While debating the reasons behind the 1998 volatility and discussing issues such as the delinquent servicer crisis at last week's New York City Fabozzi MBS conference, speakers also hypothesized as to why the face of the MBS market is constantly changing amid a dearth of liquidity.
During an opening plenary discussion analyzing the problems of 1998 and predicting future trends, panelists described a changing cultural, economic and social landscape that is causing a "natural evolution of the MBS market."
"Why have so many MBS products been created recently? Because there are no traditional borrowers anymore," said Anand Bhattacharya, executive vice president of Countrywide Capital Markets Inc.
"There is a new culture where quality of life is very important - a non-W2' culture, as I call it, where people have fluctuating income. There is a change in the demography, a new affluence in the system, and economic security is more important than ever before," Bhattacharya added.
"And this makes life difficult for the MBS investor."
Indeed, the current diversity in mortgage products is remarkable; borrowers and investors can choose from high loan-to-value loans, jumbos, super jumbos, prepayment-penalty loans, non-performing loans, re-performing loans and hybrid ARMs - just to name a few.
But this variety is necessary in today's cultural climate, says Bhattacharya. With employers increasingly giving bonuses and incentive schemes to workers, borrowers no longer have standard salaries; therefore, traditional mortgage documentation does not encompass the majority of applicants anymore.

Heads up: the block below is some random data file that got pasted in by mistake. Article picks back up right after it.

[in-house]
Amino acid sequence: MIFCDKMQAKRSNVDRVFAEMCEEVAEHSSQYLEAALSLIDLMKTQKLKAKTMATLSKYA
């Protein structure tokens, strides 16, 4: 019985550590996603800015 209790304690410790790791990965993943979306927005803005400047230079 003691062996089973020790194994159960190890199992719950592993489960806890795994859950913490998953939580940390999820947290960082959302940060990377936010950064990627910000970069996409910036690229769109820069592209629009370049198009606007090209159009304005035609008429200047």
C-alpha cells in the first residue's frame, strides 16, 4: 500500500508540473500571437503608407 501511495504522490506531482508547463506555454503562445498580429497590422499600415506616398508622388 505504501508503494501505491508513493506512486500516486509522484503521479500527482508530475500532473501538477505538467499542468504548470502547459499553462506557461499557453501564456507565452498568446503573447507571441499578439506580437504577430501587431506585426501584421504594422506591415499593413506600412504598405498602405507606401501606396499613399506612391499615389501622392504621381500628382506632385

"When people no longer have constant income, how does the originator assess the risk?," Bhattacharya asked the audience. "It becomes survival of the fittest for the investor and issuer, as they try to maximize spread and cut down on negative convexity. Never before do we have to give so much scrutiny to our underwriting policies and our risk management capabilities."
Last Year's Liquidity
Still, most of the panelists agreed that last year's MBS turmoil was caused by the turmoil affecting the entire bond market, not by something inherently wrong in the mortgage market itself.
According to Thomas Marano, senior managing director at Bear Stearns, mortgages were the last market to blow out last year, and this was mainly due to too much leverage.
"There was way too much leverage and someone pulled the plug," Marano said. "B&C originators booked residuals too high. Also, regional dealers were not committing the capital that the primary dealers are. The blow-out was a technical, rather than fundamental event."
Bhattacharya echoed that opinion, saying that the debacle reflected credit-related issues in the market, not a fundamental deterioration of credit. Instead, an expansion of credit found its way into "leveraged hands."
In contrast, however, Linda Stesney, managing director of residential mortgage finance at Moody's Investors Service, blamed last year's liquidity crisis on "flaws in the fundamental business model," and a "blind reliance on computer models."
While the home equity sector suffered the worst blow - largely due to gain-on-sale accounting, according to Stesney - the jumbo-A market also experienced some widening. On the other hand, Ginnie Mae manager John Jackson took a more neutral stance regarding last year's liquidity situation.
"Illiquidity is always going to happen," Johnson said. "Every dog has its day, and these types of panics have always occurred." - AT